Monday, October 16, 2006


This picture was taken at the original KROQ studio in 1977
(l to r: Chris Stein, Jimmy Destri, Rodney, Debbie Harry,
Gary Valentine Lachman, Engineer, Clem Burke)

Rodney Bingenheimer, the subject of the documentary Mayor of Sunset Strip, will blow a hole in your heart. His sincerity is excruciating. People who know him are saying that it's about time he got some attention for his service to others but I say it's about time he got some money. How 'bout it OASIS? Care to make a donation? Does anyone understand what this guy's been living on all these years because it's not money and he can't eat appreciation. I was impressed by the people who showed up for participation in the documentary, the ones who more or less "get it" that Rodney contributed to their celebrity and success not only with his gentle fandom but by being the first to play their records and then relentlessly continuing to play them until other deejays and record companies were forced to.

The only obvious thing missing from the Documentary is the fact that Sal Mineo gave him this Nickname, the name of the movie.

I first came out to L.A. with Blondie in 1977. Their (then) bass player Gary Valentine was my boyfriend. I had auditioned for a television After Schoool Special (SNOWBOUND) just before leaving New York and had my “call back”, and got that job at Paramount Studios during that trip. I was also writing and taking pictures for NEW YORK ROCKER. We were all excited about going out to Ellay to have the Sunset Strip experience. Anyone interested in more about this can read Gary's book which is linked here and below New York Rocker: My Life in the Blank Generation .
We were met at the airport by a roundish, freckled faced guy named Famous Toby Mamis and taken to a hotel on Sunset Blvd. We were all really disappointed when we realized it was a walk of many miles to get to the actual "Strip" even though people kept describing it as "Close by". Close by in L.A. Lingo is car talk not feet speak. We stayed at The Bel Air Sands, next to the 405 fwy. Debbie was the only one of us who knew how to drive. Anyway, the second "big" thing we did was go to KROQ to meet Rodney, who, at that time was the only one playing their record (X-Offender). At that time, the one song that we heard continuously on every other radio station was Fleetwood Mac's "Go Your Own WayRodney was gracious and unassuming and a true fan-not to be confused with an autograph hound. It was really exciting for everyone to be on his show. New York didn't even have a show as hip as his. I think KROQ was still an AM station and it was definitely commercial free.

Here is an interview I did with Rodney a couple of years later for the L.A.Weekly (May of 1979).
The unknown story about this is that during the time between the taping of the interview and the actual publication of it, he was fired from KROQ by station managers who never understood his value. The interview came out and he called me and said in a reallly sad voice,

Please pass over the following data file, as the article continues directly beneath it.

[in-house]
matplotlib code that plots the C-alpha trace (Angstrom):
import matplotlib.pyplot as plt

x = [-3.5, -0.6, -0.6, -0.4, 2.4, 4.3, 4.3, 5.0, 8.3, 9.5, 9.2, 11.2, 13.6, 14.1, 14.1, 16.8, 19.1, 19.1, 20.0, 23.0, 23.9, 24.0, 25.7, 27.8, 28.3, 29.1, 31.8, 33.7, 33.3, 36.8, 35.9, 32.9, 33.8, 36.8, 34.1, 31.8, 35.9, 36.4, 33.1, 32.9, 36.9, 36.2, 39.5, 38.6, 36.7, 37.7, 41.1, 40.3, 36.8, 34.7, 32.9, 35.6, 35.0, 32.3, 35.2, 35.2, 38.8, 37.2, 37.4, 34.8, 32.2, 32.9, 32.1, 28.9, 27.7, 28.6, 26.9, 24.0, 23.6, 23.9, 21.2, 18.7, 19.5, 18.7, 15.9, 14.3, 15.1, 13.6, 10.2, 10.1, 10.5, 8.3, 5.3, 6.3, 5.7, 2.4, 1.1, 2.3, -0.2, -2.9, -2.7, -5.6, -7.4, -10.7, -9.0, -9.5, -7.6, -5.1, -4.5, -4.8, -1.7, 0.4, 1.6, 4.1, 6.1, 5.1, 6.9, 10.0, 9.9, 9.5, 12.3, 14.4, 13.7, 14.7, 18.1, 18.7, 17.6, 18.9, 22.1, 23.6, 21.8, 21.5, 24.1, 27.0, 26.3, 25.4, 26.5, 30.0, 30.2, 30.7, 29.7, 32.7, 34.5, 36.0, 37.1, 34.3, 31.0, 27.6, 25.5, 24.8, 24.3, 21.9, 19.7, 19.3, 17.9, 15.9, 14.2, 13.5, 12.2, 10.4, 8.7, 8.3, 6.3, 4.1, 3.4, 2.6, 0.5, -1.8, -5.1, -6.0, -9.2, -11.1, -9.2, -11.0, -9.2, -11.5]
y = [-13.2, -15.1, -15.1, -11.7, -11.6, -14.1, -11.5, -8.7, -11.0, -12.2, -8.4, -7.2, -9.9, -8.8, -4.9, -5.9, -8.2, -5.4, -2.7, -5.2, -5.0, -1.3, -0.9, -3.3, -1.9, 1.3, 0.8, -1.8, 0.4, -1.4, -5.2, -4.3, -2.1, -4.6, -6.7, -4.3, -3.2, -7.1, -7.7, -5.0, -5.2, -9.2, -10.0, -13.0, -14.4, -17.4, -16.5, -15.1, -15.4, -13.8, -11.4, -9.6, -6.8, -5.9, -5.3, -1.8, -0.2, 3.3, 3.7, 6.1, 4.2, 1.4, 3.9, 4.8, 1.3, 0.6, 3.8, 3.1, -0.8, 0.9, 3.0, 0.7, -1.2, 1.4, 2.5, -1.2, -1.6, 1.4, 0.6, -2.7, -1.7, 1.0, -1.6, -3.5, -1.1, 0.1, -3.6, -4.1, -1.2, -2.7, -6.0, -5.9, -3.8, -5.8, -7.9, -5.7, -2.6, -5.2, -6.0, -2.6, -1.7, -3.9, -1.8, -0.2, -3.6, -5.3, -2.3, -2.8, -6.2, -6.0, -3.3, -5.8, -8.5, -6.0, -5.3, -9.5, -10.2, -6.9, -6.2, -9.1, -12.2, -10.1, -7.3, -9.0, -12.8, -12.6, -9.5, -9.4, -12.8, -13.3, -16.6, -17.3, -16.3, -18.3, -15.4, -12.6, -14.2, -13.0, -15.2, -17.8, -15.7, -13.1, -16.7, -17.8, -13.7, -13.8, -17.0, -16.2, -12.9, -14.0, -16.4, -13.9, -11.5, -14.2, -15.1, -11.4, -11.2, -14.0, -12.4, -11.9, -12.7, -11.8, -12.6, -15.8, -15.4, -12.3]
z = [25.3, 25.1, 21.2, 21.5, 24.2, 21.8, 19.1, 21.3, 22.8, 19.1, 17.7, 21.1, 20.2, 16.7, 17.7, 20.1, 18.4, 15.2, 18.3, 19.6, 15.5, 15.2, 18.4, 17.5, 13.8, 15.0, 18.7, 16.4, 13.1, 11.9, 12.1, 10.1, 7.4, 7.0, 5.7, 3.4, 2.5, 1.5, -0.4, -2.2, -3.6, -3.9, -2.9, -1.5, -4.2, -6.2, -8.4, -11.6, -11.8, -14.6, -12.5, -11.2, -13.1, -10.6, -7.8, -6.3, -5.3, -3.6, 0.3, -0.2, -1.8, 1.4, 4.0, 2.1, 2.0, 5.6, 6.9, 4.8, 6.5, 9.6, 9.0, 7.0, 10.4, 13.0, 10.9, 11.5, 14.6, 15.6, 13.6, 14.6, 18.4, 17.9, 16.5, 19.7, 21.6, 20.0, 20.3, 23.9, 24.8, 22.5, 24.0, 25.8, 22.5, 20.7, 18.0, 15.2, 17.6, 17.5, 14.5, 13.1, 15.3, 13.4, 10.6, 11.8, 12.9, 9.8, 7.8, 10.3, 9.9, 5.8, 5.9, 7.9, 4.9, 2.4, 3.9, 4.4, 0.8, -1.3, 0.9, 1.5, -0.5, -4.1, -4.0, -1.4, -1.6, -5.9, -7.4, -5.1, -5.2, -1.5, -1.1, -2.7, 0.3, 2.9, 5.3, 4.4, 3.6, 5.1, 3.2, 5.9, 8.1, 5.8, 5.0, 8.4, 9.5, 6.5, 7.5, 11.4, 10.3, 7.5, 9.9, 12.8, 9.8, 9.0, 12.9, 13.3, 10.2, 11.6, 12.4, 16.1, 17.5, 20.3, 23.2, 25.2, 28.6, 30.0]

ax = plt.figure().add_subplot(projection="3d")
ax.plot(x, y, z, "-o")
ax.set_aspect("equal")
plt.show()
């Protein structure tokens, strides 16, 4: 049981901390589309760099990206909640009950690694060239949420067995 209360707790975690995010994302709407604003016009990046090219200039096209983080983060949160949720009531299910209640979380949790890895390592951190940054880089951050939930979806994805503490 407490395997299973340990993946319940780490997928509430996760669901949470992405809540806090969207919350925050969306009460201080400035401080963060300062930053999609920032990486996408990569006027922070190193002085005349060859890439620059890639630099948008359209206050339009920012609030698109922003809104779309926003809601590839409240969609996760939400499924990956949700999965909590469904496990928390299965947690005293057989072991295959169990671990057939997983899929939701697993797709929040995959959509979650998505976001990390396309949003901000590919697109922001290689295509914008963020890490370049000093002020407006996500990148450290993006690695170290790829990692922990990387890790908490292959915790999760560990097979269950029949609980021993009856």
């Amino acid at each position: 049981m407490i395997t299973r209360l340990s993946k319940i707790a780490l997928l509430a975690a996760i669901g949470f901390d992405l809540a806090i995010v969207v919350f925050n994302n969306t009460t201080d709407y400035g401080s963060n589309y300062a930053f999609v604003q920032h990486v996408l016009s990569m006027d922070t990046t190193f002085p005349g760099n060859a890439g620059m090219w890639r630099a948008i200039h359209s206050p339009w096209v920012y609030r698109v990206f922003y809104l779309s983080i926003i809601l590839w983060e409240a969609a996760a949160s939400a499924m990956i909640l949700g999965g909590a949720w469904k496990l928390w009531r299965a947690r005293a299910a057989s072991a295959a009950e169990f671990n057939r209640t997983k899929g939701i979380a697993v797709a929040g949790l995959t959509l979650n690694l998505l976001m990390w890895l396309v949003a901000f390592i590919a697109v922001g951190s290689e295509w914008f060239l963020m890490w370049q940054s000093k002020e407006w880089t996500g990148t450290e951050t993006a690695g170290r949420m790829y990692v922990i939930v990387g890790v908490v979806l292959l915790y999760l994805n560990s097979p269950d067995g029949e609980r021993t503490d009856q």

"You called me an ugly duckling."
and I felt terrible and said
"but Rodney, the ugly duckling became the most beautiful swan."
and he said
"Okay. Thanks"
and the next day he called me again and said that because of the article, KROQ called and re-hired him. Apparently they needed his value explained to them. He was overjoyed and grateful.


A Child of the Myth
Lisa Jane Persky for L.A. Weekly May 18-24 1979

Keeping my fingers on the pulse of the musical movement in L.A. which, gratefully is growing, I can not ignore one of it's prime gardeners. Rodney Bingenheimer is, of lat, the diminutive giant of the New Wave. A plant man, assailing the ears with all the ammunition of the new movement.

Every Suday on KROQ FM from eight to m;idnight, Rodney hosts "Rodney on the ROQ". Much fun is poked at the little prince, who is often depictedas jester, but he is undeniably an integral part of the pimping ot the paupers soon to be Hit Paraders. His listenership is immense. He is without the usual storebought deejay voice that makes so many others indistiguishable. His is a fluted and whispery mid-puberty sound.

Will you tell me how old you are?

"No. It's my well-kept secret. I'm really getting a joy out of hearing all the rumors. Some people think that I'm 50, some 40 and some people think that I'm 22, which is interesting. I understand that I'm gay every now and then and that I'm black, a cripple in a wheel chair, fat, an amputee, and four feet tall."

For the record, Rodney is very much a white boy. He loves beach movies, Mamie Van Doren, Annette Funicello, Elvis, Connie Stevens and of course, The Beach Boys. He hails from somewhere north of San Jose where his mother was a cocktail waitress. As a child, Rodney spent wintersreading fan magazines and summers cutting apricots. "We called it cutting cots. That's what the term was."

With an able, if short set of skinny white boy legs and his green thumb planted on the freeway, Rodney, number one teen dreamer, made it to Hollywood, land of teen dreams.

He began his affiliation with the rock world as a writer for a local magazine called GO, and he has gone from one glorious affair after another as a mini-afficianado. Gopher for Sonnny and Cher, stand-in for Monkee Davy Jones, being flown to Vegas by and to party with Elvis. He worked for Mercury Records, Capitol Records, once promoted Linda Ronstadt, and wrote for Phonograph Record Magazine.

But his greatest fame came when he opened the legendary but late Rodney Bingenheimer's English Disco. Rodney singlehandedly introduced the white-trash music of the early 70's to L.A. youth. It became a "Roseland" for the Hollywood teen, a place where every contemporary glitter kid could go to dance and to gape at the visiting luminaries. In 1967, Sal Mineo crowned Rodney with his most coveted title, "The Mayor of Sunset Strip" and where once Rodney had a name for himself, he now had two.

When for a moment Frank Zappa turned talent scout and signed the GTO's and Wildman Fisher, he had to include Rodney - and this little prince's praises were sung in even loftier places, ever more loudly. Famed entrepreneur Kim Fowley gifted Rodney with his own track on Fowley's album, Good Clean Fun. Rodney is the hero of his own fairy tale on the album. "From Cutting Cots to Cutting Records".

So then this guy goes and gets his own radio show. It's just like he says:
"There are millionaires who can't do what I do."